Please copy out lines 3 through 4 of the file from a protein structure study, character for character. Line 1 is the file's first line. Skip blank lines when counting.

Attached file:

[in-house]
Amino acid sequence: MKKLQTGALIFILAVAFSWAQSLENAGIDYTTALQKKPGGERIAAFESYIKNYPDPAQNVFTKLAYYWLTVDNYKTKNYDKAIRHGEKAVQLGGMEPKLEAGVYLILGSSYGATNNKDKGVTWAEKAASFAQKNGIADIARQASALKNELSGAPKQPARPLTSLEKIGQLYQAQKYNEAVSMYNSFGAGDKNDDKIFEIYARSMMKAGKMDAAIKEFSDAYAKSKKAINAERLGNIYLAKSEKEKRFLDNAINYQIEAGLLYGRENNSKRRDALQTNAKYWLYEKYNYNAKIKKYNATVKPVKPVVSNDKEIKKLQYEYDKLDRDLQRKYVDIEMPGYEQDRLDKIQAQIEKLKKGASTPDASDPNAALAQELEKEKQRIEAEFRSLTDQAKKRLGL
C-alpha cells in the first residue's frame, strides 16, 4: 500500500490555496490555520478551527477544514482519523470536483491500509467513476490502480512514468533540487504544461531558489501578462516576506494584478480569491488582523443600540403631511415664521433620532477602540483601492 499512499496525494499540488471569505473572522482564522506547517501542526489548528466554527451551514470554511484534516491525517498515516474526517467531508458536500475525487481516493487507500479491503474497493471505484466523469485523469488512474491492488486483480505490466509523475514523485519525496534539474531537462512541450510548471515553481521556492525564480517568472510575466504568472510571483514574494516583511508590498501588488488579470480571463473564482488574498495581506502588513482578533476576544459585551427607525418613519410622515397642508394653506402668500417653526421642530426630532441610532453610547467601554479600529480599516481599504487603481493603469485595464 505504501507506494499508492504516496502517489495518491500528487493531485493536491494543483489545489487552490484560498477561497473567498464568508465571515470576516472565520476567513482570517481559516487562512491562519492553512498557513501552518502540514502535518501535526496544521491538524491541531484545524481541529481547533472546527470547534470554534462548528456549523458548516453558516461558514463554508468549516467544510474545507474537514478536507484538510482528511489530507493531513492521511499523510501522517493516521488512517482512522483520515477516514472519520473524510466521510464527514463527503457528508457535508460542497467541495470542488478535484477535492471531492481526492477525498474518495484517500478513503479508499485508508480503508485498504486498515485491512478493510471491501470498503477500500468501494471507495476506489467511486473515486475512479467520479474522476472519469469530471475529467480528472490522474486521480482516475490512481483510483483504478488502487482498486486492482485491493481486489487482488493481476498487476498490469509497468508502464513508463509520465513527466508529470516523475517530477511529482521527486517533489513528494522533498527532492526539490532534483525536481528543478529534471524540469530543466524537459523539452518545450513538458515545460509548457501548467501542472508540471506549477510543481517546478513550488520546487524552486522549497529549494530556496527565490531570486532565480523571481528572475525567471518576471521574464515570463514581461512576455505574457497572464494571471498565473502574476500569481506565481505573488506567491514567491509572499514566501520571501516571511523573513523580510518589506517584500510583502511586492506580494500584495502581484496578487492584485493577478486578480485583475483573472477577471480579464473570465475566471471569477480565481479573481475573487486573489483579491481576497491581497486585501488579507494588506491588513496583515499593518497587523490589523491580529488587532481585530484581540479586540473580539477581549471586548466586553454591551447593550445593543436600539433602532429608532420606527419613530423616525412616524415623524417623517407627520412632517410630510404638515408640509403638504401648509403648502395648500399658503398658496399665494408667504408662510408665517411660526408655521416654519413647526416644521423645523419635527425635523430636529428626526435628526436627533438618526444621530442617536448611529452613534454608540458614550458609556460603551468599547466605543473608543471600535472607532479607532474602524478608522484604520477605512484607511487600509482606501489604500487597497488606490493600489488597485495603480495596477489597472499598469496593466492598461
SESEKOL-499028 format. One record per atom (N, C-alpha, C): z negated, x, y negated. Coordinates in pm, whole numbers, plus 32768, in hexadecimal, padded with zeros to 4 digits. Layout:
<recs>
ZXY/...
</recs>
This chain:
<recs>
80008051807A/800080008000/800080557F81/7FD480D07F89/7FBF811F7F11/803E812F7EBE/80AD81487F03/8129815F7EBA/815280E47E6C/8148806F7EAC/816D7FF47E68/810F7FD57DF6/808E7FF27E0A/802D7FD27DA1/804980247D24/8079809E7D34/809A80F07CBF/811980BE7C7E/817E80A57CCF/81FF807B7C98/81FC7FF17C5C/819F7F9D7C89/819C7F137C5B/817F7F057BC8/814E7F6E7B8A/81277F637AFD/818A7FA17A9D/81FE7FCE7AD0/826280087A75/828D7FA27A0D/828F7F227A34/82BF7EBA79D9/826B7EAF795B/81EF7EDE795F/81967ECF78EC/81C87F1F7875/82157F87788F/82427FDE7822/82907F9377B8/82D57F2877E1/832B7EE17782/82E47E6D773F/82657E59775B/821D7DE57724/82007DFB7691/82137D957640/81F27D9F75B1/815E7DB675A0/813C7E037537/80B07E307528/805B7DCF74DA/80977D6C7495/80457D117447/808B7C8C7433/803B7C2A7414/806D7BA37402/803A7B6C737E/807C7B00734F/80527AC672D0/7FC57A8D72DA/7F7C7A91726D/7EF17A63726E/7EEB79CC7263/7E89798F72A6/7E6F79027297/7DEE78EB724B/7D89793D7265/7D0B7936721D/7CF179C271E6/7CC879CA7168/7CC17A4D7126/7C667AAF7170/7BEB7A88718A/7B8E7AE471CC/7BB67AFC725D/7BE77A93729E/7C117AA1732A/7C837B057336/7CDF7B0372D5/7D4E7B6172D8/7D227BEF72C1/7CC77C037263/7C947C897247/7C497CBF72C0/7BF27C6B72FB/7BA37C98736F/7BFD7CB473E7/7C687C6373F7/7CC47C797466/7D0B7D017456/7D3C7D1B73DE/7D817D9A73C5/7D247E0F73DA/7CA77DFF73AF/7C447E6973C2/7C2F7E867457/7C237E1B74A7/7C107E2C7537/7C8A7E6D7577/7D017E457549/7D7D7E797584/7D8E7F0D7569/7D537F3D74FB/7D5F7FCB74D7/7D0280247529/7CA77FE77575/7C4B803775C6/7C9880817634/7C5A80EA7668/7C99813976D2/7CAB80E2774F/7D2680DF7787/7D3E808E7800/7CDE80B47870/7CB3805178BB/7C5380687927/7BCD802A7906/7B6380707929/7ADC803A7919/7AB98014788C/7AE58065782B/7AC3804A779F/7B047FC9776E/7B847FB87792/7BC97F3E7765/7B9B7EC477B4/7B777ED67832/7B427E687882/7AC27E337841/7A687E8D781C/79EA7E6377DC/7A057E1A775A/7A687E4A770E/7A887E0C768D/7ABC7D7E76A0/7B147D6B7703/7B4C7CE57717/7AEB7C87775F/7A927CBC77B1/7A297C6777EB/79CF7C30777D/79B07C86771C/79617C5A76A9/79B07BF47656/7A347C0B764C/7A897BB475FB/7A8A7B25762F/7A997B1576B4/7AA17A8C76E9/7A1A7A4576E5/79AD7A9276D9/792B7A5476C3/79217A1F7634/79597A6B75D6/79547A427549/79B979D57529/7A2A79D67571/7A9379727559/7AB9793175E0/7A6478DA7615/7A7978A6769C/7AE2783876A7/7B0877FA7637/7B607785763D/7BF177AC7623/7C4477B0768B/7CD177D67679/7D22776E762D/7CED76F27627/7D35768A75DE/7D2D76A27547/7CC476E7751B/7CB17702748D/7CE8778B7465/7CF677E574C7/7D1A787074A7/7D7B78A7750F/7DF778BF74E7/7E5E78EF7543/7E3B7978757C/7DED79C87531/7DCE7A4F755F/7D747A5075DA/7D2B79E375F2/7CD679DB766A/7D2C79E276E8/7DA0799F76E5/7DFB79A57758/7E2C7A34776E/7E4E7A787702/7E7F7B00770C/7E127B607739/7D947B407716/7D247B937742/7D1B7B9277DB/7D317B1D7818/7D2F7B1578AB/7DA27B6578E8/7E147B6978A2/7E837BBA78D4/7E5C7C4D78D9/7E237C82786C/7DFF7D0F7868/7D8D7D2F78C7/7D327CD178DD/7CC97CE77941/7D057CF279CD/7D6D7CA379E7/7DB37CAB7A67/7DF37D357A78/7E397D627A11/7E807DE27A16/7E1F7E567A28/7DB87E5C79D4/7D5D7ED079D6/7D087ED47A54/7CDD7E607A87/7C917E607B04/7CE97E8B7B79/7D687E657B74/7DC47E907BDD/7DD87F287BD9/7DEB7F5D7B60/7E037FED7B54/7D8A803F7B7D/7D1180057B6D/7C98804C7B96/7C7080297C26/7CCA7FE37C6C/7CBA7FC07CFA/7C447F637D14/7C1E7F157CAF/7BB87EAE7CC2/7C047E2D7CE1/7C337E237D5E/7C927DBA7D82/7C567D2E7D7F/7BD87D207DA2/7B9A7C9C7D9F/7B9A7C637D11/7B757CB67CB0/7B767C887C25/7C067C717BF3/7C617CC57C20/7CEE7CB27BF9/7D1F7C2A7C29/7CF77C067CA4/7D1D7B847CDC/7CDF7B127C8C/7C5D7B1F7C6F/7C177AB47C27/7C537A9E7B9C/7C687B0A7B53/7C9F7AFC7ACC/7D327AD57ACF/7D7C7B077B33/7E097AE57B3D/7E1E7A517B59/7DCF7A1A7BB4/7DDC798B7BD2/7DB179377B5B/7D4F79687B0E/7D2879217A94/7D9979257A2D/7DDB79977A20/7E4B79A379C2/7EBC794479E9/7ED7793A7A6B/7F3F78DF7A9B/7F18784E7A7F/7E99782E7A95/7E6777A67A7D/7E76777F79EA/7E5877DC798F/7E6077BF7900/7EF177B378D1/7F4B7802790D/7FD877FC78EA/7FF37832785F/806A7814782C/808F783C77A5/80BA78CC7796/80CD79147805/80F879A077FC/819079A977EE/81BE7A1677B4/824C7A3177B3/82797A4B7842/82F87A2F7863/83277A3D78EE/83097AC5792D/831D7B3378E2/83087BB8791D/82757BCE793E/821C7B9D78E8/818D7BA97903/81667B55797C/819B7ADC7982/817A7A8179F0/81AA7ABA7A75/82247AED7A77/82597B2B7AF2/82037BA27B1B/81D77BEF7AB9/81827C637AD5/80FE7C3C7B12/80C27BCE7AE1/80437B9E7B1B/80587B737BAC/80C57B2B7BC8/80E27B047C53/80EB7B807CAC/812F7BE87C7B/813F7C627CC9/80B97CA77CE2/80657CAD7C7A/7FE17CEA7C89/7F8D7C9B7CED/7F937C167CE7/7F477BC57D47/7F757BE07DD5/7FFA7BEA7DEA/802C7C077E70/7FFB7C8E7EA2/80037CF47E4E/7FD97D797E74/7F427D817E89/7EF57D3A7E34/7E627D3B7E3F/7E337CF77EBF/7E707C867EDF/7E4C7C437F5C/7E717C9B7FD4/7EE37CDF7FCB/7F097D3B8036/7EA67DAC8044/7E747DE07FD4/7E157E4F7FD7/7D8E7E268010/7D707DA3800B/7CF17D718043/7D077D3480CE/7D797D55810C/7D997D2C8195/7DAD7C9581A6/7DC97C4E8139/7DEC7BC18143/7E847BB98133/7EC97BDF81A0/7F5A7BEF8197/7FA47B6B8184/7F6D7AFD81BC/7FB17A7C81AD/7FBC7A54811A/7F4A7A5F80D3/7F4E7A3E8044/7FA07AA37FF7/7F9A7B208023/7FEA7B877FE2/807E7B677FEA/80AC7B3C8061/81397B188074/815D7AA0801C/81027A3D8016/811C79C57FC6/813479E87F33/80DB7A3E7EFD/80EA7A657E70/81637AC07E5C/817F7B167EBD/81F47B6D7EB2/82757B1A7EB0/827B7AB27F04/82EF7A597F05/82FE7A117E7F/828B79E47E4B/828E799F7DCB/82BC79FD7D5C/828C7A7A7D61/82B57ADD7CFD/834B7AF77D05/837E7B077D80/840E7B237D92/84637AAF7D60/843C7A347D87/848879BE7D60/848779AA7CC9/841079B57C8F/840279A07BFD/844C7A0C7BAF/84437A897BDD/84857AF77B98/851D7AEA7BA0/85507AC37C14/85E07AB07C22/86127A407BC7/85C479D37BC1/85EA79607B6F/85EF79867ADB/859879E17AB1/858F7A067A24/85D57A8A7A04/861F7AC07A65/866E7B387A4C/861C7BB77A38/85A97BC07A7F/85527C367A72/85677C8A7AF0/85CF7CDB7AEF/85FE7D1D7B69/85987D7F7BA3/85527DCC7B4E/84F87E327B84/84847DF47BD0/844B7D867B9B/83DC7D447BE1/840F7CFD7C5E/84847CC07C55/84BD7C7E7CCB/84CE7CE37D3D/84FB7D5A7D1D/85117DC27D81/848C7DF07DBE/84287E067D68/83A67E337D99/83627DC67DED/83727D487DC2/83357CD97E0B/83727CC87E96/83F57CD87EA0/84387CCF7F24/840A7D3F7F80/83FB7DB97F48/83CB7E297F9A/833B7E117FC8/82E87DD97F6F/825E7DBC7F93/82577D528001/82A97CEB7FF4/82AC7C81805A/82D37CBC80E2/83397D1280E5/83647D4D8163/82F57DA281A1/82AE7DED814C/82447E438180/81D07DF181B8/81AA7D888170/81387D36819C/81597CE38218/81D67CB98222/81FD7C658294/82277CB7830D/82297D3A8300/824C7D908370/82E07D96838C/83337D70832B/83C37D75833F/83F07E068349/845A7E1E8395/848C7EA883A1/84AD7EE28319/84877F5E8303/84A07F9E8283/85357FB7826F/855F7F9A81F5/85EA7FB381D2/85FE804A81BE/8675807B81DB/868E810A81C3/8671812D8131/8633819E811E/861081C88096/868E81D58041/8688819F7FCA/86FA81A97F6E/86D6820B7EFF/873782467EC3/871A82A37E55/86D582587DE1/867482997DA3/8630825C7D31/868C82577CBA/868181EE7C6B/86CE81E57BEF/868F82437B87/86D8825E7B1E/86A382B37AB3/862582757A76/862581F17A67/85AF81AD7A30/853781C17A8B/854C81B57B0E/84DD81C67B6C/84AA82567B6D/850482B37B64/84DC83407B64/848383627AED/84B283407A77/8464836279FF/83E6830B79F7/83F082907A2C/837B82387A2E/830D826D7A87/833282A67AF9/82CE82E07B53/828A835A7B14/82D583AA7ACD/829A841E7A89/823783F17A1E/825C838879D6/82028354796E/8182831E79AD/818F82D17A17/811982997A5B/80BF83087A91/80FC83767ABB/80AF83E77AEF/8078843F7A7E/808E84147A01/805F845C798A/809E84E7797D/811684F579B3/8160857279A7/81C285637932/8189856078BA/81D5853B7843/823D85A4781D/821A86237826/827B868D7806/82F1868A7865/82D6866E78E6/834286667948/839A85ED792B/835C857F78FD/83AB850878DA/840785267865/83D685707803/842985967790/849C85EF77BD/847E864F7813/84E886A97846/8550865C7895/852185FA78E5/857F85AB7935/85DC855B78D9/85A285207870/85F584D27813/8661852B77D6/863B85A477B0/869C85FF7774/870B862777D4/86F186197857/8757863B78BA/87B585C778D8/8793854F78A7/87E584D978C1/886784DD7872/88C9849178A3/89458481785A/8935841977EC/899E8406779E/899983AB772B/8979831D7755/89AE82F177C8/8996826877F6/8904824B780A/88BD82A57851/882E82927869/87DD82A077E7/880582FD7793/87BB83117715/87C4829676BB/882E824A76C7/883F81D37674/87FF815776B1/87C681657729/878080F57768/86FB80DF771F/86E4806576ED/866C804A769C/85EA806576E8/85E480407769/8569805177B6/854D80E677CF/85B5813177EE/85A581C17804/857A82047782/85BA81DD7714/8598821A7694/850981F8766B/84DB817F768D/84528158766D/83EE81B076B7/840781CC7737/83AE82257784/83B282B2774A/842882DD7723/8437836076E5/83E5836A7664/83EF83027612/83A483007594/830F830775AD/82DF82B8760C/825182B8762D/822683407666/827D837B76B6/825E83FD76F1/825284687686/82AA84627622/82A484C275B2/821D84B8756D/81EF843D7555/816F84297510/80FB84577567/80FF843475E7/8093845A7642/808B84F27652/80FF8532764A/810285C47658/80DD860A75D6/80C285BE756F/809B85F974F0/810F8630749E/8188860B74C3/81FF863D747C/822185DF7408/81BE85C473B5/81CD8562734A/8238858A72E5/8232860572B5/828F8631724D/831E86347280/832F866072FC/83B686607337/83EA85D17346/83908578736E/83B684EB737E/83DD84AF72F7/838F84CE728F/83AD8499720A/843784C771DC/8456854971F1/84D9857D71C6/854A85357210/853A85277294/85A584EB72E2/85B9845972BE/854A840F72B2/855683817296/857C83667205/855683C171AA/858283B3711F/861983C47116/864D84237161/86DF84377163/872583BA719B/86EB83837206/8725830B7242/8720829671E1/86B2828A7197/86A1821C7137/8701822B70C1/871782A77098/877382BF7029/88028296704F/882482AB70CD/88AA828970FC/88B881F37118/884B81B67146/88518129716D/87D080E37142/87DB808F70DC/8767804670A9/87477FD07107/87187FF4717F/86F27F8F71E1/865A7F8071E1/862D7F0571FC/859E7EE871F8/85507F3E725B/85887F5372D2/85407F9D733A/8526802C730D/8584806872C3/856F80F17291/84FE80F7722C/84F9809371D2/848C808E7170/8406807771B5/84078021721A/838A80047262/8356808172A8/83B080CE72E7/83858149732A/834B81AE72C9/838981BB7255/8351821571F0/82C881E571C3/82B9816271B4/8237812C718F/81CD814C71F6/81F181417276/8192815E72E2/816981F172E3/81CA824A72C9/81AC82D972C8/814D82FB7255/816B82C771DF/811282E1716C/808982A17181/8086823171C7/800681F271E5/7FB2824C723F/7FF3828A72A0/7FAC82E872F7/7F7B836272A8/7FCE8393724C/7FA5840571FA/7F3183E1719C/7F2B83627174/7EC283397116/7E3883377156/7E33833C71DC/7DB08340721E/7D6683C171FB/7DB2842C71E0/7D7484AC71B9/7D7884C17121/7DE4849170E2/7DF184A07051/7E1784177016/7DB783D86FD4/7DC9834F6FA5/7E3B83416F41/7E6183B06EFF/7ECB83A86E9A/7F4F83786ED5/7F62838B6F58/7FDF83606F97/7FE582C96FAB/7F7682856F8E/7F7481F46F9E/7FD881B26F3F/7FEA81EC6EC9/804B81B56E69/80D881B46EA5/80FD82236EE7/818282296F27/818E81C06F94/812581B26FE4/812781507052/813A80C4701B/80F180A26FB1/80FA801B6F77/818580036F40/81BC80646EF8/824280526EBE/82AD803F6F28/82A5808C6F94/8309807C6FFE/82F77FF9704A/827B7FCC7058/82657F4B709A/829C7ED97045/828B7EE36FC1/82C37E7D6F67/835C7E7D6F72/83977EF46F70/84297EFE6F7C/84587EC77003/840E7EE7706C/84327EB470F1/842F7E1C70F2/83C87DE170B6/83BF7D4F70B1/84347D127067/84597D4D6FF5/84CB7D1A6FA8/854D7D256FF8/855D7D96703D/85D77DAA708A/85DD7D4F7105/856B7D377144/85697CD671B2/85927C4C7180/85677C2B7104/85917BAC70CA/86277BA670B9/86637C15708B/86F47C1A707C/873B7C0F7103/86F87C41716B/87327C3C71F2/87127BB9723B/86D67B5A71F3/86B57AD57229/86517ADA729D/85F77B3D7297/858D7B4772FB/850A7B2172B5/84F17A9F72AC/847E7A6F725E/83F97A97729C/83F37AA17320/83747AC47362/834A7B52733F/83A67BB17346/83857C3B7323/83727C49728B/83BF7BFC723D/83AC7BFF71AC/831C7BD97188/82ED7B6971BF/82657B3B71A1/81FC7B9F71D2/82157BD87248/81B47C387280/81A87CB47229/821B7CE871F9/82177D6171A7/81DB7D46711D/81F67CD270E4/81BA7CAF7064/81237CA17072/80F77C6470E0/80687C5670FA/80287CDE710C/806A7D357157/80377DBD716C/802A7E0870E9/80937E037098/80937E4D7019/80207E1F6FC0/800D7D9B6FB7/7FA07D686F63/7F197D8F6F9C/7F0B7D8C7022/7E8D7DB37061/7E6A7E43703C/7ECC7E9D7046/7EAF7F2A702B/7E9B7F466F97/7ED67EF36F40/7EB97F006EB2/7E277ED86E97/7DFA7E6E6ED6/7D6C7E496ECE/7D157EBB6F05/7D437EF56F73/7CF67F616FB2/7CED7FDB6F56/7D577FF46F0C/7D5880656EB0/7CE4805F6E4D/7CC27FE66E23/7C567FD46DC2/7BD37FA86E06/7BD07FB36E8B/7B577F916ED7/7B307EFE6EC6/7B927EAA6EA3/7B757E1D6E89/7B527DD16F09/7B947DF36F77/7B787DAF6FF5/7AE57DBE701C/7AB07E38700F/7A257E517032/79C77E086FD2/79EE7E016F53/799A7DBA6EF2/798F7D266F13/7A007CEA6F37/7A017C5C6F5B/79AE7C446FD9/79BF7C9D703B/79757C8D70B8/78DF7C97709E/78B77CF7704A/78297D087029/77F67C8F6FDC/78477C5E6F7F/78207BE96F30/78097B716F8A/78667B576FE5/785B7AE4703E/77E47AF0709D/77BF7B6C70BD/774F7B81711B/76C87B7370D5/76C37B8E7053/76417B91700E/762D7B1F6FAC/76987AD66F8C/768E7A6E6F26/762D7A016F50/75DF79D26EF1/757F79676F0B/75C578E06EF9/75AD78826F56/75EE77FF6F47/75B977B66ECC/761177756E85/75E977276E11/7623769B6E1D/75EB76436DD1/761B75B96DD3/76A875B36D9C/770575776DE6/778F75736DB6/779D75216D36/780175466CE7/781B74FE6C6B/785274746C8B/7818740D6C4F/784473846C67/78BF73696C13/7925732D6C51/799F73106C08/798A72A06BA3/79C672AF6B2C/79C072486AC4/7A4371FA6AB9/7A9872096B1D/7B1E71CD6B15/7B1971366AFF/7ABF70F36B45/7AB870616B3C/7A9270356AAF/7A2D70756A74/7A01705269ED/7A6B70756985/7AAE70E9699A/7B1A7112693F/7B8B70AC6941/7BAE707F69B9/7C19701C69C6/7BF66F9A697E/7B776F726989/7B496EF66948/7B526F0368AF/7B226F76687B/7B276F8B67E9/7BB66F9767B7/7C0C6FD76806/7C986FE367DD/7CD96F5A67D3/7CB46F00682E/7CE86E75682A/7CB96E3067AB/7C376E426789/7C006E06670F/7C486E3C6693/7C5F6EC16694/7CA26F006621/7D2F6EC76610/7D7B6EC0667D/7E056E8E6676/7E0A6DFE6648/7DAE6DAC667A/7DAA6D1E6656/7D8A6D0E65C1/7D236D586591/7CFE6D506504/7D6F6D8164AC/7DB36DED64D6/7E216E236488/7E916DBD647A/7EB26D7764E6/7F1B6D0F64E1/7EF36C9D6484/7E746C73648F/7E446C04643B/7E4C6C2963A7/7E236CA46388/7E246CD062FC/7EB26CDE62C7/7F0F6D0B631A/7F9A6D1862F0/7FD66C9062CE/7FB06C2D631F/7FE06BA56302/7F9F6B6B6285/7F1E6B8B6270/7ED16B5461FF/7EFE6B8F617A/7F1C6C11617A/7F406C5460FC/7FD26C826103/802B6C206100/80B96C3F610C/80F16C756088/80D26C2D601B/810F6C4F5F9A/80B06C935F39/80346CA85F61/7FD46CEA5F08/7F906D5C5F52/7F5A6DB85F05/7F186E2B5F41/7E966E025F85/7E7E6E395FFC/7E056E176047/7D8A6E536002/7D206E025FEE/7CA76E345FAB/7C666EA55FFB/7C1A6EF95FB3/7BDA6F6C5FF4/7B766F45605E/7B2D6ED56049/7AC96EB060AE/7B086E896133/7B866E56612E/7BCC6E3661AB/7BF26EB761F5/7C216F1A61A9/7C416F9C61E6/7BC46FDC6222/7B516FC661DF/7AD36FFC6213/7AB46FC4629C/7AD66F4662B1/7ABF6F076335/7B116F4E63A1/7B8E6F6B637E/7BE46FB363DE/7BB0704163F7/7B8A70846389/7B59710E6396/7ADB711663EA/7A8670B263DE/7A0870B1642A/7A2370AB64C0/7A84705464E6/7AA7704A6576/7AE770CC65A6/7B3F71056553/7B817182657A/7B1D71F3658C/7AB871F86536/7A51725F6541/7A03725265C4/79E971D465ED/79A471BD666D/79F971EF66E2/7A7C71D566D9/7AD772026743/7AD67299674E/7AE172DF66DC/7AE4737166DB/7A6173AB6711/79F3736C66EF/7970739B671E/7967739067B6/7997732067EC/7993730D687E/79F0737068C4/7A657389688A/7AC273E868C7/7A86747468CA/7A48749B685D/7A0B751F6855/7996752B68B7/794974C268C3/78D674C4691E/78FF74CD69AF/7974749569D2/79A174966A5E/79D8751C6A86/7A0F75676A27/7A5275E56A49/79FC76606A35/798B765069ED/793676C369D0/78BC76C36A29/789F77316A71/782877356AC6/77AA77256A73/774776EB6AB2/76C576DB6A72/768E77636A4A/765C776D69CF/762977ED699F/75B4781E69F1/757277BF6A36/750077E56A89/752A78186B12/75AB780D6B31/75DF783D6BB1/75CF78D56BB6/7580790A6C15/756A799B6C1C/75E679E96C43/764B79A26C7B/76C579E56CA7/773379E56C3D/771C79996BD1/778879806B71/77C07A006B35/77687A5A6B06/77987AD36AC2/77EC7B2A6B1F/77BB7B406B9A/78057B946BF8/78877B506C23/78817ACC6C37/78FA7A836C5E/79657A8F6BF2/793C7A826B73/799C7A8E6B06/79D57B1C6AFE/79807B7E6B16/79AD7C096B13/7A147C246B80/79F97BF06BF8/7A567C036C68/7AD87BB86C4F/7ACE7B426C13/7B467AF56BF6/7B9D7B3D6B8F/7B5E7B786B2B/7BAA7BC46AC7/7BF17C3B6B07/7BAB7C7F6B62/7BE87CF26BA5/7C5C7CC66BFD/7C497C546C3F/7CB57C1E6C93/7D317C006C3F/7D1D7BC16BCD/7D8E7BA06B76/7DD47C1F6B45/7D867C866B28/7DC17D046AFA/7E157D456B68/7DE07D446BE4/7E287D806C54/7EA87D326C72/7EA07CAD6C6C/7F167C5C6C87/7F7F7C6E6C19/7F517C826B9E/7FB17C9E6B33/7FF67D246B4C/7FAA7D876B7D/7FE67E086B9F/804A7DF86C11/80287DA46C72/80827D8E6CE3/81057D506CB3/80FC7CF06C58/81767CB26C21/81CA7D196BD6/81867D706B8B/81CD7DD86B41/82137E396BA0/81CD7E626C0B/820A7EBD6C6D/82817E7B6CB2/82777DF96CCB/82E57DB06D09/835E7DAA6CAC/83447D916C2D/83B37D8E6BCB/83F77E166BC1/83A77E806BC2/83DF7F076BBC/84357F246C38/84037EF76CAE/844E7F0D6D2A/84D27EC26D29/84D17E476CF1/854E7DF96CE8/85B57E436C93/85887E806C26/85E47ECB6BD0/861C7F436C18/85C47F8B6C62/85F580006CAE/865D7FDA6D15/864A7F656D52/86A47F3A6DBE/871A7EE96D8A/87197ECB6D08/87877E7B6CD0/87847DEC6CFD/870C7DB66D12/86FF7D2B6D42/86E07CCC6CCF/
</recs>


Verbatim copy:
C-alpha cells in the first residue's frame, strides 16, 4: 500500500490555496490555520478551527477544514482519523470536483491500509467513476490502480512514468533540487504544461531558489501578462516576506494584478480569491488582523443600540403631511415664521433620532477602540483601492 499512499496525494499540488471569505473572522482564522506547517501542526489548528466554527451551514470554511484534516491525517498515516474526517467531508458536500475525487481516493487507500479491503474497493471505484466523469485523469488512474491492488486483480505490466509523475514523485519525496534539474531537462512541450510548471515553481521556492525564480517568472510575466504568472510571483514574494516583511508590498501588488488579470480571463473564482488574498495581506502588513482578533476576544459585551427607525418613519410622515397642508394653506402668500417653526421642530426630532441610532453610547467601554479600529480599516481599504487603481493603469485595464 505504501507506494499508492504516496502517489495518491500528487493531485493536491494543483489545489487552490484560498477561497473567498464568508465571515470576516472565520476567513482570517481559516487562512491562519492553512498557513501552518502540514502535518501535526496544521491538524491541531484545524481541529481547533472546527470547534470554534462548528456549523458548516453558516461558514463554508468549516467544510474545507474537514478536507484538510482528511489530507493531513492521511499523510501522517493516521488512517482512522483520515477516514472519520473524510466521510464527514463527503457528508457535508460542497467541495470542488478535484477535492471531492481526492477525498474518495484517500478513503479508499485508508480503508485498504486498515485491512478493510471491501470498503477500500468501494471507495476506489467511486473515486475512479467520479474522476472519469469530471475529467480528472490522474486521480482516475490512481483510483483504478488502487482498486486492482485491493481486489487482488493481476498487476498490469509497468508502464513508463509520465513527466508529470516523475517530477511529482521527486517533489513528494522533498527532492526539490532534483525536481528543478529534471524540469530543466524537459523539452518545450513538458515545460509548457501548467501542472508540471506549477510543481517546478513550488520546487524552486522549497529549494530556496527565490531570486532565480523571481528572475525567471518576471521574464515570463514581461512576455505574457497572464494571471498565473502574476500569481506565481505573488506567491514567491509572499514566501520571501516571511523573513523580510518589506517584500510583502511586492506580494500584495502581484496578487492584485493577478486578480485583475483573472477577471480579464473570465475566471471569477480565481479573481475573487486573489483579491481576497491581497486585501488579507494588506491588513496583515499593518497587523490589523491580529488587532481585530484581540479586540473580539477581549471586548466586553454591551447593550445593543436600539433602532429608532420606527419613530423616525412616524415623524417623517407627520412632517410630510404638515408640509403638504401648509403648502395648500399658503398658496399665494408667504408662510408665517411660526408655521416654519413647526416644521423645523419635527425635523430636529428626526435628526436627533438618526444621530442617536448611529452613534454608540458614550458609556460603551468599547466605543473608543471600535472607532479607532474602524478608522484604520477605512484607511487600509482606501489604500487597497488606490493600489488597485495603480495596477489597472499598469496593466492598461
SESEKOL-499028 format. One record per atom (N, C-alpha, C): z negated, x, y negated. Coordinates in pm, whole numbers, plus 32768, in hexadecimal, padded with zeros to 4 digits. Layout: